Presentation, tal eller offentligt framträdande
Mediations and Representations of Mass Housing: Visions versus Phenomenologies?
Startdatum: 18.01.2018
Evenemangstid: Intersections of Narrative Studies and Urban Studies
A vital dimension of contemporary literary studies is increased engagement with real-world issues such as social policy and planning. Practitioners including urban historians and policy-makers gain understanding of aspects of human experience not readily available otherwise in collaboration with literary scholars. Also, techniques originating in literary studies can be used productively to read texts not conventionally labelled literary, including municipal plans and oral histories preserved in archives. On 18 January 2018 SELMA presents two speakers with links to the Centre who work in this interdisciplinary area, and on the frontier dividing academic and extra-academic social analysis.

Jason Finch’s paper reports on research into English cities often seen since the mid-twentieth century as being in post-industrial decline or crisis. The contemporary United Kingdom is characterized by extreme inequality of regions, reflected in public health statistics and voting patterns. Public housing is most often now viewed as a space of failure, whether design flaws or politicized neglect are blamed. But it could be rethought via the interaction between literary and urban studies as the heart of a rejuvenated city. The urban regions in focus are those with Liverpool and Birmingham as their head cities. Instead of working via city novels, these urban regions are examined through diverse textual materials. The focus is on two different periods: both immediately preceding and immediately succeeding that of mass council housing in the UK (1970s-2000s). Books published between the 1910s and 1960s and authored by the City of Liverpool showcased its achievements providing public housing and, ultimately, shaping the city in a much more profound way. These are the visions. The experiences are the work of a writer (Lynsey Hanley) and a photographer (Rob Clayton) about peripheral council estates in the Birmingham city region. The paper negotiates boundaries and trajectories both historical and topographical, bridging the gulf between top-down and bottom-up views of the city.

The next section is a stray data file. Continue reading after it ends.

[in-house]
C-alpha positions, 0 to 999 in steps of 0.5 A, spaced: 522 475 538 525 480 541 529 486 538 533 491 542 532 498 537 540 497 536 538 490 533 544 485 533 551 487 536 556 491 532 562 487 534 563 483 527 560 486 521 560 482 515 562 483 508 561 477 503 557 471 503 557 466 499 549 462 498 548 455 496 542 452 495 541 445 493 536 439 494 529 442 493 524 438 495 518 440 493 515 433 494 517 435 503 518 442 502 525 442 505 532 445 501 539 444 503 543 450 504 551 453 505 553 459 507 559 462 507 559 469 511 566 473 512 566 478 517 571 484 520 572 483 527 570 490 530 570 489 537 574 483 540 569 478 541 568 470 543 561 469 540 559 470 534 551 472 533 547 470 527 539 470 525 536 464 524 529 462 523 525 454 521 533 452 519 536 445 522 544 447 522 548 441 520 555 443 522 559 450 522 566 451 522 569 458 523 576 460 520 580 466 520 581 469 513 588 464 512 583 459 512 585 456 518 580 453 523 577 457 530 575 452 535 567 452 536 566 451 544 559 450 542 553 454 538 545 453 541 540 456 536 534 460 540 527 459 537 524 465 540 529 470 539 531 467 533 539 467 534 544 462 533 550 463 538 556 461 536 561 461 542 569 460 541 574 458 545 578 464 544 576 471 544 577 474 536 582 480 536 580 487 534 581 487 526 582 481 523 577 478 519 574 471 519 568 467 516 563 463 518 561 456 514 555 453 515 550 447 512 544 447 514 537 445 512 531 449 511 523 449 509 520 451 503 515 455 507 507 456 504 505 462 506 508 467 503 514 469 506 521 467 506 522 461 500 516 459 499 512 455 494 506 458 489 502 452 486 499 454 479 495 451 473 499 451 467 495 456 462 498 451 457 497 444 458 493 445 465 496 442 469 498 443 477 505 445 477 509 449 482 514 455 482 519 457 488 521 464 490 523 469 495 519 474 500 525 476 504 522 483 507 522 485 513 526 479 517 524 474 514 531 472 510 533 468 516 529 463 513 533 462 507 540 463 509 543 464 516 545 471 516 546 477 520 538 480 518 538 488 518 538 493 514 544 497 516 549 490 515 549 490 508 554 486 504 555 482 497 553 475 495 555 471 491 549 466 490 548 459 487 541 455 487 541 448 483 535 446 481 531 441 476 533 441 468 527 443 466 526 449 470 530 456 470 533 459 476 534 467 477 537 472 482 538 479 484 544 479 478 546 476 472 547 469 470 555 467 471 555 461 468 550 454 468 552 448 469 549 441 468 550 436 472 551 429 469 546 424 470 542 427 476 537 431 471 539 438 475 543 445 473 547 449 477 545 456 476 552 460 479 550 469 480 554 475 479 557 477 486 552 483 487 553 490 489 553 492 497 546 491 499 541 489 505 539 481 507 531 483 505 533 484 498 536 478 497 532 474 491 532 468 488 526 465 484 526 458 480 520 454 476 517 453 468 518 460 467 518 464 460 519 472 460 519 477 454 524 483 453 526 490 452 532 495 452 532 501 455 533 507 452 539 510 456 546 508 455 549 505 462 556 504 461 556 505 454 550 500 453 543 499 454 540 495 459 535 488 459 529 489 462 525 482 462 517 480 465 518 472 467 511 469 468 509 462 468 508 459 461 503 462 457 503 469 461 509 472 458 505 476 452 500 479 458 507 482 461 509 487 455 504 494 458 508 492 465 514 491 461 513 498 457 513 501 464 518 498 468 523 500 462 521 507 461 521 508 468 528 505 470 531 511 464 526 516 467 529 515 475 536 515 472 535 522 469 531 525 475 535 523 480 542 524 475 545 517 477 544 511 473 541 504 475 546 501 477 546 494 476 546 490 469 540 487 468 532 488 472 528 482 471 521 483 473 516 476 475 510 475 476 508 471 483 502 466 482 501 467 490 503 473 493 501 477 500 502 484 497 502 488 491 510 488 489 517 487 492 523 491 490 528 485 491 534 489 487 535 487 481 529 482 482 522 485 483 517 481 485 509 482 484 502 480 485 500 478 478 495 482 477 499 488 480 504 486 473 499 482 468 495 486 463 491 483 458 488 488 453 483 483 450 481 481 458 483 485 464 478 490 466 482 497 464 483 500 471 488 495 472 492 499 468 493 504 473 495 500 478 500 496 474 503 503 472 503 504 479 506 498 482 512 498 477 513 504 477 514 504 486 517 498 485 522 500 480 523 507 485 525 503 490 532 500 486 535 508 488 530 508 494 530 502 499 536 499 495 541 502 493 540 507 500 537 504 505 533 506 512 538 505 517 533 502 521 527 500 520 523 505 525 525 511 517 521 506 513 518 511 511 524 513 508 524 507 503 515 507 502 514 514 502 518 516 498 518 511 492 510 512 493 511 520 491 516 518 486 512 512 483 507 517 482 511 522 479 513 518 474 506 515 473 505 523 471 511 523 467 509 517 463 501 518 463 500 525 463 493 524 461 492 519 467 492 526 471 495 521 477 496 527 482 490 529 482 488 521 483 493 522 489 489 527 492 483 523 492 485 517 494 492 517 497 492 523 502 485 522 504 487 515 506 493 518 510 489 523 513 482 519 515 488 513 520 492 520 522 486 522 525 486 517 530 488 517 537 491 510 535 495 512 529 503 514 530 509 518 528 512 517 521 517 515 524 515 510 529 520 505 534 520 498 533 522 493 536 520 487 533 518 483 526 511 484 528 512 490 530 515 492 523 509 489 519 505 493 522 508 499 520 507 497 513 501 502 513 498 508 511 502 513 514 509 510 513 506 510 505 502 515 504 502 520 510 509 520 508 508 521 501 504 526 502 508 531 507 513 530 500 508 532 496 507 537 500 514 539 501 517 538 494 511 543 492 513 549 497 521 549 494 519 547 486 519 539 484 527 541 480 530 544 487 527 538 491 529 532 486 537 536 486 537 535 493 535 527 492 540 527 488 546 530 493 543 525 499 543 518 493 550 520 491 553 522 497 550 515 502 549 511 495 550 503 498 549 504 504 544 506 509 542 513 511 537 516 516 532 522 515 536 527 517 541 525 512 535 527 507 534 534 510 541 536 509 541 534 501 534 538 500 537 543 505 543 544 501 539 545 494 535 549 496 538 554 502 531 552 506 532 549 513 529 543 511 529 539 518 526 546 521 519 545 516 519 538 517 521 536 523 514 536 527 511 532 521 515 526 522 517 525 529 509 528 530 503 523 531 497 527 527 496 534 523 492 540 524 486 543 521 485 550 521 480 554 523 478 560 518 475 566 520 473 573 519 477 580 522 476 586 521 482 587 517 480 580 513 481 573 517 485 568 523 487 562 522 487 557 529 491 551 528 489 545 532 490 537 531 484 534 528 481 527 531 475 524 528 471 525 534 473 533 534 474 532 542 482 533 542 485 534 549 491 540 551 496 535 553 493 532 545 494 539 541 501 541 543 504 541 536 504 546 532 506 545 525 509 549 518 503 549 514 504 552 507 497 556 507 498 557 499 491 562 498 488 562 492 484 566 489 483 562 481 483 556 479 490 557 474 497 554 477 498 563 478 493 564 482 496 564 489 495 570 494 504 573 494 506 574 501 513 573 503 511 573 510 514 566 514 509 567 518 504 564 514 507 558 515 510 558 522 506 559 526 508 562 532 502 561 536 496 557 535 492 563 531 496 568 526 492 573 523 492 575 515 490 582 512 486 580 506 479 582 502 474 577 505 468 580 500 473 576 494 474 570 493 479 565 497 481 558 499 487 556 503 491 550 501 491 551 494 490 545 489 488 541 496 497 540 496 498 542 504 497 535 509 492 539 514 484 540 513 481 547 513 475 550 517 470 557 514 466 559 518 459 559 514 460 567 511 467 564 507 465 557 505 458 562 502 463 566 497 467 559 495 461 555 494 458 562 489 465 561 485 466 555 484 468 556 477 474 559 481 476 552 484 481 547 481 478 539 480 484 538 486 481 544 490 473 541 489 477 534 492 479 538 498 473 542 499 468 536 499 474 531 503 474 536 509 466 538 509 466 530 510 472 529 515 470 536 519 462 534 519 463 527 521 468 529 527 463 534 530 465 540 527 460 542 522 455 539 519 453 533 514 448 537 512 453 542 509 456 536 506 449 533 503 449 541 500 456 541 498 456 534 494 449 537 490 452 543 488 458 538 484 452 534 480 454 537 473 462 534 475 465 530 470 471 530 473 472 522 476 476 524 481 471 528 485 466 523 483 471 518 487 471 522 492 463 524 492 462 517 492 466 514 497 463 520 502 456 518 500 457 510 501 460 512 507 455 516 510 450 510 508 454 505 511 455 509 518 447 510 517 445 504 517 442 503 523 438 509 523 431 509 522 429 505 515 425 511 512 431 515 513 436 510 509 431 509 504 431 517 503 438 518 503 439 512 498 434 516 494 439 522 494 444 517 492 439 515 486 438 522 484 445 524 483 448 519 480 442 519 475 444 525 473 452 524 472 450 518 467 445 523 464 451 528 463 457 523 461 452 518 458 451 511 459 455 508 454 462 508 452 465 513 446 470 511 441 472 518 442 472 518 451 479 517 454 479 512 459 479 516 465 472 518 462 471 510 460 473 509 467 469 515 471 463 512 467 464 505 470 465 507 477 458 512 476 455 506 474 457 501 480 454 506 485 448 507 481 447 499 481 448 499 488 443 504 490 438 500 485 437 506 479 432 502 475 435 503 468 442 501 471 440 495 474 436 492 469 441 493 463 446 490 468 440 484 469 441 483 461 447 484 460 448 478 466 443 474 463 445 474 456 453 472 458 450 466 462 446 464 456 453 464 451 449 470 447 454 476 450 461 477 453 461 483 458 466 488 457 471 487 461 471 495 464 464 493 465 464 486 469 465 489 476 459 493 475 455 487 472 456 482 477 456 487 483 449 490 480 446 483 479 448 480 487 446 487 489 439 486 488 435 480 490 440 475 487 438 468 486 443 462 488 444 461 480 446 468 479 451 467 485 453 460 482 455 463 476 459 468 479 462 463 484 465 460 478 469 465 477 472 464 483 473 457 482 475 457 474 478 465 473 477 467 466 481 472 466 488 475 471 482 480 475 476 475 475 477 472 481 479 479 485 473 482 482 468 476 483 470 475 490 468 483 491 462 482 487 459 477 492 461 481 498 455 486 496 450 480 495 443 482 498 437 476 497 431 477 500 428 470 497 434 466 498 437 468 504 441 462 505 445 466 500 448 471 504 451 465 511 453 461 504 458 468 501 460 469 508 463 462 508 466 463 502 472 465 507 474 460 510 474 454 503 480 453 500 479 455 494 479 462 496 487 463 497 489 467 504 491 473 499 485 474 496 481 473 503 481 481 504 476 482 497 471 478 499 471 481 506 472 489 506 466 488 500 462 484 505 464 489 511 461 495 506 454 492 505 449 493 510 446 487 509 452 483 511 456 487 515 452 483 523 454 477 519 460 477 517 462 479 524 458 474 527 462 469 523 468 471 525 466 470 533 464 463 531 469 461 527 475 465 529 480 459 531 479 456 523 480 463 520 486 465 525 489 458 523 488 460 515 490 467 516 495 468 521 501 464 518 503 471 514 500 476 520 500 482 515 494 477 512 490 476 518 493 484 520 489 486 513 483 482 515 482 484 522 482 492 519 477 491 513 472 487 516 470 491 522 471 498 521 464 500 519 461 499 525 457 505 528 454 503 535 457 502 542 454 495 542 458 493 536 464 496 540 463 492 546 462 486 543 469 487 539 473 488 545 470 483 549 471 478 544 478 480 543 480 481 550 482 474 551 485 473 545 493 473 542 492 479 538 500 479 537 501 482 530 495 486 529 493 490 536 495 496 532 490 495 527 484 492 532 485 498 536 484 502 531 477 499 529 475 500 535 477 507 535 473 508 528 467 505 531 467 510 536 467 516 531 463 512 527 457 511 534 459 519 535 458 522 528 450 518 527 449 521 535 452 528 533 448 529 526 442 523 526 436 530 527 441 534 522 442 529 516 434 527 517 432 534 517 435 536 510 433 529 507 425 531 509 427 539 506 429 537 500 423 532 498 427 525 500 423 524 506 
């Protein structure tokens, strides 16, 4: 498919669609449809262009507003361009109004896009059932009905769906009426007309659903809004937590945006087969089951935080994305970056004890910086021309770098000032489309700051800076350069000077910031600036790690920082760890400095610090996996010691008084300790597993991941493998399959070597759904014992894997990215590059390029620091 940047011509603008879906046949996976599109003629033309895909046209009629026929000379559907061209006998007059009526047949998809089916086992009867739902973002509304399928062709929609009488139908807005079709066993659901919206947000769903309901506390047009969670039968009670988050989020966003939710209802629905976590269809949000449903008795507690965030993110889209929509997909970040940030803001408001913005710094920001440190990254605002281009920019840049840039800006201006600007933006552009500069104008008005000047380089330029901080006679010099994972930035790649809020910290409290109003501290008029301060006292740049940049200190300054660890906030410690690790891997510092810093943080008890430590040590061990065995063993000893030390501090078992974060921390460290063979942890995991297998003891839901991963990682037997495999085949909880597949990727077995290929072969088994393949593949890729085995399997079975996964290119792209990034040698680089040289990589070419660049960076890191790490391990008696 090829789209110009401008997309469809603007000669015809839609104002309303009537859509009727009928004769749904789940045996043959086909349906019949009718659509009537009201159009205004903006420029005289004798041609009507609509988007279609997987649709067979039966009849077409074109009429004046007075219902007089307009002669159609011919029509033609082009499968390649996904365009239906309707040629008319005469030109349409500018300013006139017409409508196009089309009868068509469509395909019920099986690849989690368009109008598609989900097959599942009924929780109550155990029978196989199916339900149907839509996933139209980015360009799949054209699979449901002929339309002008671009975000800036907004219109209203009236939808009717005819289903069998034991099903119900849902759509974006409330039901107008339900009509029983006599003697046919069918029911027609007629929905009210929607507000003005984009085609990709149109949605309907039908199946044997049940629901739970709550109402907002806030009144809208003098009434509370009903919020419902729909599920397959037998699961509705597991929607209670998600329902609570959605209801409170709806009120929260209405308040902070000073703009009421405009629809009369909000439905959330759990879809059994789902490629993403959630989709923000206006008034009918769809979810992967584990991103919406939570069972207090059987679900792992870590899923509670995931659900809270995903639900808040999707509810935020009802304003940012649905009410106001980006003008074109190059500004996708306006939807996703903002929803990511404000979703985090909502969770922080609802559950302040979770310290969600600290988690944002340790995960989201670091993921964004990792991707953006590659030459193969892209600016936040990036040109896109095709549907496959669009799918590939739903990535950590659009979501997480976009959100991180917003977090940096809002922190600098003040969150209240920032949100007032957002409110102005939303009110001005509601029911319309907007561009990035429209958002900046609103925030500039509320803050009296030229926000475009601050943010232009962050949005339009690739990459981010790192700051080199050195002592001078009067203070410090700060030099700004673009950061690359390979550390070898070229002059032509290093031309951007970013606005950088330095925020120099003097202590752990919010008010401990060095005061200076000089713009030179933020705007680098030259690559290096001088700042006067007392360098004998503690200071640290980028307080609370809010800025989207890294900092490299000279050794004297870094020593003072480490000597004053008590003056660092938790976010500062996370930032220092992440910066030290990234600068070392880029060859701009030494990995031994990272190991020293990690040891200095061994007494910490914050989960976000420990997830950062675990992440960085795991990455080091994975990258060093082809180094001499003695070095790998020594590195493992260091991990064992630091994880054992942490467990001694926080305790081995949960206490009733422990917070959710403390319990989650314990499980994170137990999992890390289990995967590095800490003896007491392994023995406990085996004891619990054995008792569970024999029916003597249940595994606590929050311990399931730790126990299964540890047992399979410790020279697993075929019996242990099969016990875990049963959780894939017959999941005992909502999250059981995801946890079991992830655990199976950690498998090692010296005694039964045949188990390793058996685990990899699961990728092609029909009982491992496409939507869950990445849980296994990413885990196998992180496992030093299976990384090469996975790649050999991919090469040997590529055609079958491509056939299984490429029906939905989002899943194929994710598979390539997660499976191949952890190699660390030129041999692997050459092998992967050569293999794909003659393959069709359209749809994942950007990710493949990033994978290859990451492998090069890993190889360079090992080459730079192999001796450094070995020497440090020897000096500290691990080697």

Senast uppdaterad 2018-25-01 vid 16:53